Ethan Harris, former chief U.S. economist at Lehman Brothers Holdings Inc., recalls packing his family photos and top research into a suitcase five years ago on the Friday before the company went under.
Anticipating he might not be able to go back to his office in New York, he exchanged phone numbers with colleagues and talked to his supervisor, Paul Sheard, who agreed it would be disastrous for markets if Lehman wasn’t rescued.
“My boss at the time said to me: ‘Well, we know it’s going to be a devastating event, and therefore they’re not going to let it happen.’ And I said: ‘Well, I don’t know; maybe they will,’ ” said Harris, now co-head of global economics research at Bank of America Corp.
While Harris’ premonition proved true — Lehman’s bankruptcy filing on Sept. 15, 2008, exacerbated the worst financial crisis since the Great Depression — the economy, with help from the Federal Reserve, has emerged from the ruins “in much better health,” he said. The U.S. is weathering federal budget cuts and higher payroll taxes, growth is picking up and some economists predict the expansion, now in its fifth year, may last longer than most.
The signs of resilience are everywhere: Households continue to spend. Businesses are investing and hiring. Home sales are rebounding, and the automobile industry is surging. Banks have healthier balance sheets, and credit is easing. All this coincides with the economy shedding the excesses of the past, such as unmanageable levels of consumer and corporate debt.
“We are in a much better place than we were five years ago,” said Mark Zandi, chief economist at Moody’s Analytics Inc. in West Chester, Pa. “Consumers are feeling much, much better; certainly investors are.”
Confidence is hovering around a five-year high, and the Standard & Poor’s 500 Index has climbed 80 percent since the 18-month recession ended in June 2009.
After months of political wrangling, Congress worked out a deal with President Barack Obama on Jan. 1 that let the payroll tax revert to 6.2 percent from 4.2 percent while avoiding broad-based income-tax increases. Across-the-board cutbacks in federal spending began in March.
Even with these restraints, GDP kept growing, and as their effects fade, the expansion will accelerate in the second half of 2013, according to a Bloomberg survey.
“Given how well the economy’s done in the last year, in spite of everything that’s happened in Washington, that’s a pretty good sign” of its underlying strength, said New York-based Harris, who projects a 2.7 percent growth rate next year after an estimated 1.5 percent this year and a step up to 3 percent in 2015.
Zandi’s more-optimistic forecast shows the pace almost doubling to 3.3 percent in 2014 after 1.7 percent this year and reaching 4.1 percent in 2015. A growth rate of 3 percent or more would be the best since 2005, and exceed the 2.2 percent average since the recovery began.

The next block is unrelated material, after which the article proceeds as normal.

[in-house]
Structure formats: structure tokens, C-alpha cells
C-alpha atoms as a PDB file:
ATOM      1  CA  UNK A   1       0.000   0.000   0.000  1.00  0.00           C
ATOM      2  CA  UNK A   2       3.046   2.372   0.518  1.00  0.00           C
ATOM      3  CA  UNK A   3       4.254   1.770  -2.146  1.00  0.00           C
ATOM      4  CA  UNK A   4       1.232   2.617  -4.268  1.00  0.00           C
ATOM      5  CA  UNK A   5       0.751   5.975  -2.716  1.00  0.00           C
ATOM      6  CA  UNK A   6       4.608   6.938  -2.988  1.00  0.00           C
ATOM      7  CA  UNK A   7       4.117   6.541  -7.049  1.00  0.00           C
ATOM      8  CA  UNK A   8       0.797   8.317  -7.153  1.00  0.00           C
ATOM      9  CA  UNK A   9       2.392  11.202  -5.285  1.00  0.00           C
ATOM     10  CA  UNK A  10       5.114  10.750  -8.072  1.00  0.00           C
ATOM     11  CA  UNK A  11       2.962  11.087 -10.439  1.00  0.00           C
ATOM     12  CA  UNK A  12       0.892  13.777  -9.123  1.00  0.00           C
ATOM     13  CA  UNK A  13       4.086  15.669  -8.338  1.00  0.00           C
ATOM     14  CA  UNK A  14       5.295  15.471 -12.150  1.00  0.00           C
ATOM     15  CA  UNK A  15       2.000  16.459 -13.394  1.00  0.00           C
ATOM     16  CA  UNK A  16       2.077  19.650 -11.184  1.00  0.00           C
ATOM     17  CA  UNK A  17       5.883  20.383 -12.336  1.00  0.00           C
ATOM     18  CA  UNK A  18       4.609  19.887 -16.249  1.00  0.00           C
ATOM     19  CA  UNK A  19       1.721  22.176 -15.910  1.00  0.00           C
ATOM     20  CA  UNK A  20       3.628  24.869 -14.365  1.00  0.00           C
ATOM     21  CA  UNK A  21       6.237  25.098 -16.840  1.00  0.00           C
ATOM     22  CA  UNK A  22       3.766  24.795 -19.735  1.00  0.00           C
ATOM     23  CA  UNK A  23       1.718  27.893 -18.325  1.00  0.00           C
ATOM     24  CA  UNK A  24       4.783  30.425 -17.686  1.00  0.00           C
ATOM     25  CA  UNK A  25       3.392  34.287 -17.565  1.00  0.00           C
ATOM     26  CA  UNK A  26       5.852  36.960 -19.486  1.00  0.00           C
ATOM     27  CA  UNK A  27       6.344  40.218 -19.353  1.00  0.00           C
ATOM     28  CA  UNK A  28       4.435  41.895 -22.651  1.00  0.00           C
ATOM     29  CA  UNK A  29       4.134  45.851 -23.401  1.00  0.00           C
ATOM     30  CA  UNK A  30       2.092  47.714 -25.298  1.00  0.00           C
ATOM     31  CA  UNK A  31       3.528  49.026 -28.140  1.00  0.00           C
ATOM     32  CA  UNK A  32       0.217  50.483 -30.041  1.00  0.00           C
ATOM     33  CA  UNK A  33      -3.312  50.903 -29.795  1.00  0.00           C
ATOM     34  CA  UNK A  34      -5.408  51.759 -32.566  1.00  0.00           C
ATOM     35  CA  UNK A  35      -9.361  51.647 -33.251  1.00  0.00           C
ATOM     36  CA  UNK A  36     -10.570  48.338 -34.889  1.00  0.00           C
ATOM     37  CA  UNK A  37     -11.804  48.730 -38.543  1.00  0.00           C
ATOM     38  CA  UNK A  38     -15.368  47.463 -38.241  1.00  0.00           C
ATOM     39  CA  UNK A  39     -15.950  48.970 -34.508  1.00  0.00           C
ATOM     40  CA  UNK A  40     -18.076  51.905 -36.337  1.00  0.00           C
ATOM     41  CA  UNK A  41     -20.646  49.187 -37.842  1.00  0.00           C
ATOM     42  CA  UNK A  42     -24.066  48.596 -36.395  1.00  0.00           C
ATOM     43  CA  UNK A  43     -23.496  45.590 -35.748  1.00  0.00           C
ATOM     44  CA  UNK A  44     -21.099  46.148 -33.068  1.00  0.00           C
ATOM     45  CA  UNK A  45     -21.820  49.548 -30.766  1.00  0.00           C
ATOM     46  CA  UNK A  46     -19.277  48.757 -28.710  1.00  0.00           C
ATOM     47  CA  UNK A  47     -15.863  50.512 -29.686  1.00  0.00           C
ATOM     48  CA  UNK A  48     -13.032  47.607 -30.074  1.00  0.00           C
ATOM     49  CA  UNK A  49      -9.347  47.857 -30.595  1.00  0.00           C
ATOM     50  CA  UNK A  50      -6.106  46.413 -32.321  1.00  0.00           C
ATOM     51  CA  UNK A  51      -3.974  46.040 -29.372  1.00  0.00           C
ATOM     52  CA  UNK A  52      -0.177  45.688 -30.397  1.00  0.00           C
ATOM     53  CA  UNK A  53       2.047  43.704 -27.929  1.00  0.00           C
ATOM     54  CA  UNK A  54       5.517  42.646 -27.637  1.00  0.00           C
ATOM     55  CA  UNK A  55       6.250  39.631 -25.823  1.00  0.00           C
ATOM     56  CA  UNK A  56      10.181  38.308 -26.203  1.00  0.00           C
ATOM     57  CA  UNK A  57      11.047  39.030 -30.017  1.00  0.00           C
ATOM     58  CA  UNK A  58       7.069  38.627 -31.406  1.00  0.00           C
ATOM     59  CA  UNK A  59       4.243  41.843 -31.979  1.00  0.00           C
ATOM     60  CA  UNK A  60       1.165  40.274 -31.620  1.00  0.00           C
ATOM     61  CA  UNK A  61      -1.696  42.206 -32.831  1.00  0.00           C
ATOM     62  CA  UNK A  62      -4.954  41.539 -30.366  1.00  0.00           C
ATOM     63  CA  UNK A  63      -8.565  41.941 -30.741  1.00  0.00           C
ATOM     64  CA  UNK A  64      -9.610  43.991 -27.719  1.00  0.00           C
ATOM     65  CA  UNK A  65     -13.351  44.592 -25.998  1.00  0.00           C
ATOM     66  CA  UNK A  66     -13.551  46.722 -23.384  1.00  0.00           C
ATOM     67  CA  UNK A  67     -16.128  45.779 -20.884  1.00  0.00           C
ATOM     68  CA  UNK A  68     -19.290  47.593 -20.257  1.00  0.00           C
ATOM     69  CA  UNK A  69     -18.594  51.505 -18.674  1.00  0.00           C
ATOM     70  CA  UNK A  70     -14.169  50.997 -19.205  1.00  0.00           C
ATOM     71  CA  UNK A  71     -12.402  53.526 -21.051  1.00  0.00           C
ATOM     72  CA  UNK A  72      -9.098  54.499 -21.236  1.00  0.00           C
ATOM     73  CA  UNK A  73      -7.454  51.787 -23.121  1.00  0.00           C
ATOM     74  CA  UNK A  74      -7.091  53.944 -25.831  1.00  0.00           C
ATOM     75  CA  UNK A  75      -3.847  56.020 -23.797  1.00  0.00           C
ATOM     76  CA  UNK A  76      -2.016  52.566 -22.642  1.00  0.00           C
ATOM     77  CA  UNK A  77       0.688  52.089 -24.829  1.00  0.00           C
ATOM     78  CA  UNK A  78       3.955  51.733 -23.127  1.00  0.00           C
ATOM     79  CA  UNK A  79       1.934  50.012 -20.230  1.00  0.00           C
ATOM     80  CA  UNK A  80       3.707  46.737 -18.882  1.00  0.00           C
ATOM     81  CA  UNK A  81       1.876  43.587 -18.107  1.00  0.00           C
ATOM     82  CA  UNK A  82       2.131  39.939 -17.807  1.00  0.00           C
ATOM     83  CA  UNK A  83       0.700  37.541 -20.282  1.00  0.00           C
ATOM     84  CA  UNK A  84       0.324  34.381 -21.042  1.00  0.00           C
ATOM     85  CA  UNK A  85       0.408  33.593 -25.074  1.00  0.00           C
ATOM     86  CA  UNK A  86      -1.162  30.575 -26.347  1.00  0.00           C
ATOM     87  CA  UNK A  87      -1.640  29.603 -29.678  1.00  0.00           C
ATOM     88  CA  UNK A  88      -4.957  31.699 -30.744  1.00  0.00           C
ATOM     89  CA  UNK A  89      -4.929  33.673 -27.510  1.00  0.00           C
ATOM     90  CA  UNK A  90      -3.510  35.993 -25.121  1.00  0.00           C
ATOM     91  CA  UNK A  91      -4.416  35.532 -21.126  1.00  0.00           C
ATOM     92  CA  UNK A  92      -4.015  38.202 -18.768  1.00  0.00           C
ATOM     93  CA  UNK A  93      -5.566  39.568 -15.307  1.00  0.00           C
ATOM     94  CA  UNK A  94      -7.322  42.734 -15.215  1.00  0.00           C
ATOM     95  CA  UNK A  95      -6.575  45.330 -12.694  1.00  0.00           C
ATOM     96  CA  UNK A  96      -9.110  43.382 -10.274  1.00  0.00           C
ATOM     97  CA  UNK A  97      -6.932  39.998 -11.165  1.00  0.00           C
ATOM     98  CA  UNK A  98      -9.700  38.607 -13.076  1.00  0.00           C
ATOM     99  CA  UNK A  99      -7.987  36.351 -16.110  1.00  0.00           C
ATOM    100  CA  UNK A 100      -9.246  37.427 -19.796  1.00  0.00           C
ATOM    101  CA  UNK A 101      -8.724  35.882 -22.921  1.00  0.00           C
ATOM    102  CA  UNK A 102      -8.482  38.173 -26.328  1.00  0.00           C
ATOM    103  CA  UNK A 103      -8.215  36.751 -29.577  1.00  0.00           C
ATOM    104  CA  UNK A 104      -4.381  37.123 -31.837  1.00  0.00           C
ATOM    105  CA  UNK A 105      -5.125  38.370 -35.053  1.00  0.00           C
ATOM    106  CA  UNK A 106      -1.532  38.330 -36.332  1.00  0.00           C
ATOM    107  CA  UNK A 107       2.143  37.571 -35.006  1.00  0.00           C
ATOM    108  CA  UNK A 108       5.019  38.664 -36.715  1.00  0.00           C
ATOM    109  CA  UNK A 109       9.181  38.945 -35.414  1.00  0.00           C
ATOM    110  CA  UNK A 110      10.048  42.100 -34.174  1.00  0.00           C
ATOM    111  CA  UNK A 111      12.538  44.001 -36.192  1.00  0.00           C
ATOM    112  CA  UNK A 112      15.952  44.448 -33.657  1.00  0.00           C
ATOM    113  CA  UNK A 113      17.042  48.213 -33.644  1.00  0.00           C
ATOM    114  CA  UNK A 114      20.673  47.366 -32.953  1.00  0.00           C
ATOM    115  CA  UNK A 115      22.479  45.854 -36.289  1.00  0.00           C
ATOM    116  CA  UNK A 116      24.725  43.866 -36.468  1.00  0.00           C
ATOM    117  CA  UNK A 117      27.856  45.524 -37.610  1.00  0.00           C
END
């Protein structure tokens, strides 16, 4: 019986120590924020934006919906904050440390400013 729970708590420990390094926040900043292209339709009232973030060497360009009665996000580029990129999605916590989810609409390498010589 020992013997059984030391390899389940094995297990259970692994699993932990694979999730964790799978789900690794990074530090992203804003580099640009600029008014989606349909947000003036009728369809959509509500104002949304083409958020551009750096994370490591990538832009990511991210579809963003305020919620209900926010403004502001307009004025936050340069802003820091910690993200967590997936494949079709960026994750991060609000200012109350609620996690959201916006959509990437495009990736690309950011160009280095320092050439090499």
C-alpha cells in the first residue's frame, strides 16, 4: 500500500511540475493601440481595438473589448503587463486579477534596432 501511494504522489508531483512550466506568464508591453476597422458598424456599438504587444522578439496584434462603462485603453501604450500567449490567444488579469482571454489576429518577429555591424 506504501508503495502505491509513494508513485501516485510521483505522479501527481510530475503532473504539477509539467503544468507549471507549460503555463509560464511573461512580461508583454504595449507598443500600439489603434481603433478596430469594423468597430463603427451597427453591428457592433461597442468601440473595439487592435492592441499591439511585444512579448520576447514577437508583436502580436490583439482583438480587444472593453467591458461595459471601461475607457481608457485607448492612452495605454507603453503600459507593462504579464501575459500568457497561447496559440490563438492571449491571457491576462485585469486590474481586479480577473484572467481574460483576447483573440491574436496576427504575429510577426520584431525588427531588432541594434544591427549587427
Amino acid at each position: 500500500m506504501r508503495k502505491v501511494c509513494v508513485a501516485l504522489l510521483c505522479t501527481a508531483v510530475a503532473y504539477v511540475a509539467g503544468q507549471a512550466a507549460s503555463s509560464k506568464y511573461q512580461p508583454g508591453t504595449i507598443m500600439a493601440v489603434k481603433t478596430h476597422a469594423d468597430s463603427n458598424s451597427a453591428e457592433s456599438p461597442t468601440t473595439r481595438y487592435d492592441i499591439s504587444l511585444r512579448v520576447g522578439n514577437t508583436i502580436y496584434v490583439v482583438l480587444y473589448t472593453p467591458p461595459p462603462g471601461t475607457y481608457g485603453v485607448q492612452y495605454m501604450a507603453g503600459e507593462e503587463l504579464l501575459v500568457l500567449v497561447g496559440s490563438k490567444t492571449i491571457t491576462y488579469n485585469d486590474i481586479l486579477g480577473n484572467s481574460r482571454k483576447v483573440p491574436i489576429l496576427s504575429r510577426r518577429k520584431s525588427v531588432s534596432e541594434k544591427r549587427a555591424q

“As we move into next year, the better private economy will start to shine through,” he said.
The economy is showing its strength in a number of ways:
» Improving job prospects, together with rising stock and home prices, are bolstering consumer spending, which accounts for about 70 percent of the economy. Households, after recouping wealth lost during the severest recession since the 1930s, now have record net worth, and a ratio of liquid assets to cover liabilities is the strongest since 2000.
Americans’ finances are in the best shape in decades and they’re ready to borrow again as credit conditions thaw, signaling the start of a “stronger growth phase,” said Joseph Carson, director of global economic research at AllianceBernstein LP in New York.
» Banking, which bore the brunt of the Lehman collapse, has come a long way, helped by higher standards in the 2010 Dodd-Frank Act and by supervisory prodding. Regulators have been compelling banks to retain earnings and reinforce their buffers against possible losses, and new international and domestic rules are prompting stronger capitalization.
The 18 largest U.S. banks had more than doubled one measure of capital at the end of 2012 compared with the end of 2008, and 17 of the 18 had enough funds to withstand a deep recession, according to Fed analysis this year.
» Residential real estate, rebounding from the subprime-mortgage meltdown that triggered the credit crunch in 2007, is “out of the bubble-bursting period,” and poised for further gains, said Robert Shiller, a Yale University professor and one of the creators of the S&P/Case-Shiller Index of home prices. “People are substantially more confident about the housing market.”
The optimism is sparking spending on remodeling. Atlanta-based Home Depot Inc., the largest U.S. home-improvement retailer, and smaller rival Lowe’s Cos., in Mooresville, N.C., each reported second-quarter profit that topped analysts’ estimates.
The number of foreclosure filings is 64 percent below the 2010 peak, and the share of seriously delinquent mortgages — those more than 90 days behind or in the foreclosure process — plunged in the second quarter to an almost five-year low, according to industry data.
» Pent-up demand for goods and services, along with the absence of many excesses that presage the start of a slump, indicates the current expansion could last another four or five years, according to some economists. That would make it almost twice as long as the average, which since the end of World War II has been 58 months, or just shy of five years.
Harris is encouraged by the transition since the Lehman collapse.
“We haven’t had very robust growth, but we’ve seen a lot of the wounds of the crisis heal,” he said. “We’re moving towards a fully healthy economy.”